ABRACADABRA (ABRA) is a web-based interactive software developed by a team from Concordia and a faculty member from McGill University to develop pupils’ literacy skills through decoding, fluency and comprehension activities built around a series of age-appropriate texts. Based on the ABRA software and support materials, researchers at Nottingham Trent and Coventry Universities have developed Reading and Understanding in Key Stage 1 (RUKS) – a 20-week reading support programme which can be delivered either through an online, ICT-based model that uses the ABRA software or through an offline, paper-based model. Both versions of the programme begin with 1.5 days of training for teachers and teaching assistants, who then deliver four 15-minute sessions per week to all Year 1 children (age 5 – 6) in small groups of 4 – 5 pupils.
The EEF previously funded an efficacy study in 60 schools of both the ICT-based RUKS programme, which uses the ABRA software, and the paper-based version of the RUKS programme, which covers equivalent content through offline activities. Both versions of the programme were found to positively impact on pupils’ reading attainment. Pupils receiving the ICT-based programme made an average of 2 additional months’ progress in reading, while pupils receiving the paper-based programme made an average of 3 additional months’ progress in reading. This subsequent effectiveness trial set out to test whether a scalable version of the training and resources could produce similar results.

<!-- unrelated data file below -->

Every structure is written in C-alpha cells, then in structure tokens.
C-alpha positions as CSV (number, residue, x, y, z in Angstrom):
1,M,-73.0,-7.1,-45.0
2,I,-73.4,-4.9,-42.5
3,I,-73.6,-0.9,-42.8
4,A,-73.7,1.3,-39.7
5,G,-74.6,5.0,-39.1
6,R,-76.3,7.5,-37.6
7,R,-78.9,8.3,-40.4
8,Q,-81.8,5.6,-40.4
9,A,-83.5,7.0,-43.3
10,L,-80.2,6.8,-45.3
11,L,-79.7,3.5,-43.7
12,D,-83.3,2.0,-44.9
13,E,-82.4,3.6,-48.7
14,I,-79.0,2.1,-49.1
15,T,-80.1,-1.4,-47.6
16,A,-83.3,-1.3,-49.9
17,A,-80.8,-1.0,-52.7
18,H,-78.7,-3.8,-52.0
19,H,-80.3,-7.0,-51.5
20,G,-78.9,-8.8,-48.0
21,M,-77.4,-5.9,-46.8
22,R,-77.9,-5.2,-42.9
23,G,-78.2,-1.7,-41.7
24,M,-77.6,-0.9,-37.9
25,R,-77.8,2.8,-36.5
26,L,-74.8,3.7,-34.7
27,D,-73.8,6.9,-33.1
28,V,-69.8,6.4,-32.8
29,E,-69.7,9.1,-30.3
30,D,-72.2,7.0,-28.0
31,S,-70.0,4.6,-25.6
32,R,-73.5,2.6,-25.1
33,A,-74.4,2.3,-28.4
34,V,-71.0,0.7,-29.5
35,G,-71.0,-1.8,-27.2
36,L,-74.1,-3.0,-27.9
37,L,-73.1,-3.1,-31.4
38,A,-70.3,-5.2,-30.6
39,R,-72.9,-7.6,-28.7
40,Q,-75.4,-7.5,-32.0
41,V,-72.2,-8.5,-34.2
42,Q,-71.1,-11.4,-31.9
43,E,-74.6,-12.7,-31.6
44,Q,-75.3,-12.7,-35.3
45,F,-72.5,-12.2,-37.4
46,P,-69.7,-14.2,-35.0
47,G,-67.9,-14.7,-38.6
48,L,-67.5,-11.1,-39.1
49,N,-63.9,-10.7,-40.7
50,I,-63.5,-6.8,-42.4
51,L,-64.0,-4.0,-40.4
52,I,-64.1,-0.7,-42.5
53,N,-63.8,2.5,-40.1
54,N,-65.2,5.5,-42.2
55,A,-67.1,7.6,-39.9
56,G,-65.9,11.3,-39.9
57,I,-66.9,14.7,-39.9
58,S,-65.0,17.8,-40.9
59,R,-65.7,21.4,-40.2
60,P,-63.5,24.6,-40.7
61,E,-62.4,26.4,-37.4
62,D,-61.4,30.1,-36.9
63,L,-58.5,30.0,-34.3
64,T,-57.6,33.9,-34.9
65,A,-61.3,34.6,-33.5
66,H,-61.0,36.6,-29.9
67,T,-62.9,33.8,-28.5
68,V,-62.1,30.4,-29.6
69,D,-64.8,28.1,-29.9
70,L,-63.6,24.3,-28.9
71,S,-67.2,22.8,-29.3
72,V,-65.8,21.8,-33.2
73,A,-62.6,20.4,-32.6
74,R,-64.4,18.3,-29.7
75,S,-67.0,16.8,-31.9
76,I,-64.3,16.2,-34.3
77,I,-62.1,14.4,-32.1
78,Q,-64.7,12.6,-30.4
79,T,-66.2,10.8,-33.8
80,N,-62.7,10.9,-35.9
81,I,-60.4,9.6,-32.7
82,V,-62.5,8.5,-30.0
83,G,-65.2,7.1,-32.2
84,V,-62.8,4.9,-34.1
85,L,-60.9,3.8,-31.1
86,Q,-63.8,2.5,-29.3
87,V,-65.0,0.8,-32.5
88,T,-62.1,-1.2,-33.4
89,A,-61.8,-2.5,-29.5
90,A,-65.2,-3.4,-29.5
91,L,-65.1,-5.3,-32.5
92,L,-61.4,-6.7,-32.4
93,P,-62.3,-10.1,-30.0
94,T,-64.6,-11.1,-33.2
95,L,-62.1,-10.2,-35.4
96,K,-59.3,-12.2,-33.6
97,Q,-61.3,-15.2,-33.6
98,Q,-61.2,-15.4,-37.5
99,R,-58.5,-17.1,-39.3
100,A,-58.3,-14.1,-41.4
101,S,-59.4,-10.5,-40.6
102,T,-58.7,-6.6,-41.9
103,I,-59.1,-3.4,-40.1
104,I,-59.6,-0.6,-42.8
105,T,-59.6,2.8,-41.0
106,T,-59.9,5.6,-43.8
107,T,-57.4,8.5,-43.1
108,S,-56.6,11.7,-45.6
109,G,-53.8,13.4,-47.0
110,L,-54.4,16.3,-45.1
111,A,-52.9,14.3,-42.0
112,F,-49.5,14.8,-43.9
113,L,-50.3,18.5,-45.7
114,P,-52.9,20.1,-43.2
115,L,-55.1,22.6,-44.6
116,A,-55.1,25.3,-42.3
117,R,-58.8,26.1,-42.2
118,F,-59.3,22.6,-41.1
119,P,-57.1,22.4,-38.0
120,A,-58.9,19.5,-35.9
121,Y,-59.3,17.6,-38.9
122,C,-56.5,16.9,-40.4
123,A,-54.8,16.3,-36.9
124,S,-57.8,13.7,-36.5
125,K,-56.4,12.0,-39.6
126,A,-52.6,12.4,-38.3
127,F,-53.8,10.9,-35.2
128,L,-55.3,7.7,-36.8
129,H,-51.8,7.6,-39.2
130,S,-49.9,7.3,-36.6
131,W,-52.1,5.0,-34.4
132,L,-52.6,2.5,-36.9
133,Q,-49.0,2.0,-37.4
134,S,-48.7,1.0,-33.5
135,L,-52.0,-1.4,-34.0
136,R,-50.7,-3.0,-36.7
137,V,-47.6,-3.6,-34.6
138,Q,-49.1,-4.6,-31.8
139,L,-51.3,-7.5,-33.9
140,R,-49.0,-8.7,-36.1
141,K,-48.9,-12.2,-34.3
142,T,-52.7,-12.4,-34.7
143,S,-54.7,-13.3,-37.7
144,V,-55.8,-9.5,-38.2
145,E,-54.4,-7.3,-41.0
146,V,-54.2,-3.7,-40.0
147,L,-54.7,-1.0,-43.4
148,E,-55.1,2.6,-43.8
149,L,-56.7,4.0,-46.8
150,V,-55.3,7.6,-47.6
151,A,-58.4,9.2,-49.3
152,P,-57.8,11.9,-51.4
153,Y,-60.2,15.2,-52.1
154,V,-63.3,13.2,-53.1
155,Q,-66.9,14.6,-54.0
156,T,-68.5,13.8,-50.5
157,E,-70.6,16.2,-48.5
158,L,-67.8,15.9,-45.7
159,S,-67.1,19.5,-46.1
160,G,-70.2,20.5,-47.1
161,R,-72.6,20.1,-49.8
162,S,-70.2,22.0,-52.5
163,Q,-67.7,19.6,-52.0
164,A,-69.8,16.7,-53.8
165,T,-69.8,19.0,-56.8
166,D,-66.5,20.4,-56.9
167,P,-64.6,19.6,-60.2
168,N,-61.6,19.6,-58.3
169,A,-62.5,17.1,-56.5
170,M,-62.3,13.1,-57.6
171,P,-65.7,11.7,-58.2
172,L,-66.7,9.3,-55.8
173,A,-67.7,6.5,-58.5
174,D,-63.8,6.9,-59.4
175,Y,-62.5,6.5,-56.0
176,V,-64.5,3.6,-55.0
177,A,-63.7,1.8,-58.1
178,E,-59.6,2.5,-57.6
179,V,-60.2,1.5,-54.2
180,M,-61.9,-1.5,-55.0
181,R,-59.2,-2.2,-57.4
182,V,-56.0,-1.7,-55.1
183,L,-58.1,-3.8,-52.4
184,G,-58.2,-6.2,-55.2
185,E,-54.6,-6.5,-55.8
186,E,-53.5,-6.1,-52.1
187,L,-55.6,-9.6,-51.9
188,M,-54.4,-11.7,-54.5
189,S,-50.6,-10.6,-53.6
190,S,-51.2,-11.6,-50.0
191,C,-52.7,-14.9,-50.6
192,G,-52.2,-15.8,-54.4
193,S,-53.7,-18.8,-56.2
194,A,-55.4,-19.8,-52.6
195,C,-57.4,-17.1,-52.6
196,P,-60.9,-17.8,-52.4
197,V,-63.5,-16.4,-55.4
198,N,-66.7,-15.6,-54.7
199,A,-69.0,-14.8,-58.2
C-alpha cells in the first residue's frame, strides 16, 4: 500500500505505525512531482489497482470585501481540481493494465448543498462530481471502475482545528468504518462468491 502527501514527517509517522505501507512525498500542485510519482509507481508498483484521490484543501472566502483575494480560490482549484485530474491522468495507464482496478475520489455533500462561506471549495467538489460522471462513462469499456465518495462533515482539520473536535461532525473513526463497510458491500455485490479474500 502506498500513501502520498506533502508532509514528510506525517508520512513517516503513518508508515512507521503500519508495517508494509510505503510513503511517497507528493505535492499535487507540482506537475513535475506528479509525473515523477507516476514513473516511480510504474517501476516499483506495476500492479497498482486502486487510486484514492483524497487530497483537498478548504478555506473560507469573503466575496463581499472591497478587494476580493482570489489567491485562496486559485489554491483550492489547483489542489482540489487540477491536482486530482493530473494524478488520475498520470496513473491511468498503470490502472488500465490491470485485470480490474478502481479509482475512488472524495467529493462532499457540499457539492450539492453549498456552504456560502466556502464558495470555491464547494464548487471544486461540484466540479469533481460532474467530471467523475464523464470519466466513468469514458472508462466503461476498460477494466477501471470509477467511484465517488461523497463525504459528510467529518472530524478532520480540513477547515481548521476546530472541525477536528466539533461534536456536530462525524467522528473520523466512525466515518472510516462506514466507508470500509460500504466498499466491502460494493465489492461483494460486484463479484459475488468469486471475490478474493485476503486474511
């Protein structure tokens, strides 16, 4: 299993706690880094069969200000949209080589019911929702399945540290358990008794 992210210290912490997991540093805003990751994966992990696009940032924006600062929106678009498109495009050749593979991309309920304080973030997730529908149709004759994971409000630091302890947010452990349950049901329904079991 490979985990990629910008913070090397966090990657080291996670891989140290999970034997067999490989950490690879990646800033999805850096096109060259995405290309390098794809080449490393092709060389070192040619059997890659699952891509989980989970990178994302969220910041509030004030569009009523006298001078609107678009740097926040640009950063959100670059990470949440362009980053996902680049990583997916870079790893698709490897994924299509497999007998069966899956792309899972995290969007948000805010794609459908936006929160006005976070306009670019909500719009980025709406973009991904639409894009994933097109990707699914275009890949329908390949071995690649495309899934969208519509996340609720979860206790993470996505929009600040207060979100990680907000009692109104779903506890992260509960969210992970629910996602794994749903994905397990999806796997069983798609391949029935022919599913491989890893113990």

This effectiveness trial evaluation found that children in schools receiving the paper-based version of the ABRA programme made an average of 2 additional months’ progress in reading compared to children in schools that did not receive the programme. Children in schools receiving the ICT version of the programme made no additional progress in reading, on average, compared to children in schools that did not receive the programme. These results have a high security rating. Children in both schools receiving the paper-based programme and in schools receiving the ICT programme made additional progress in decoding and letter-sound knowledge compared to children in other schools, suggesting that both versions of the programme benefit pupils. A small positive impact on pupils’ attitudes to reading was also identified for pupils in schools receiving the paper-based programme.
79% of schools receiving the ICT version of the programme reported experiencing technology issues, which may explain why the ICT version of the programme was less impactful than the paper-based version. These issues were mainly linked to internet connectivity. In the EEF’s previous efficacy trial, schools delivering the ICT-based programme were provided with a laptop with an offline version of the ABRA software installed, meaning schools were not reliant on internet connectivity. Online access to the programme was provided for this effectiveness trial, as a more feasible and scalable way for schools to use the programme.
The EEF intends to explore the potential for bringing this programme to more schools.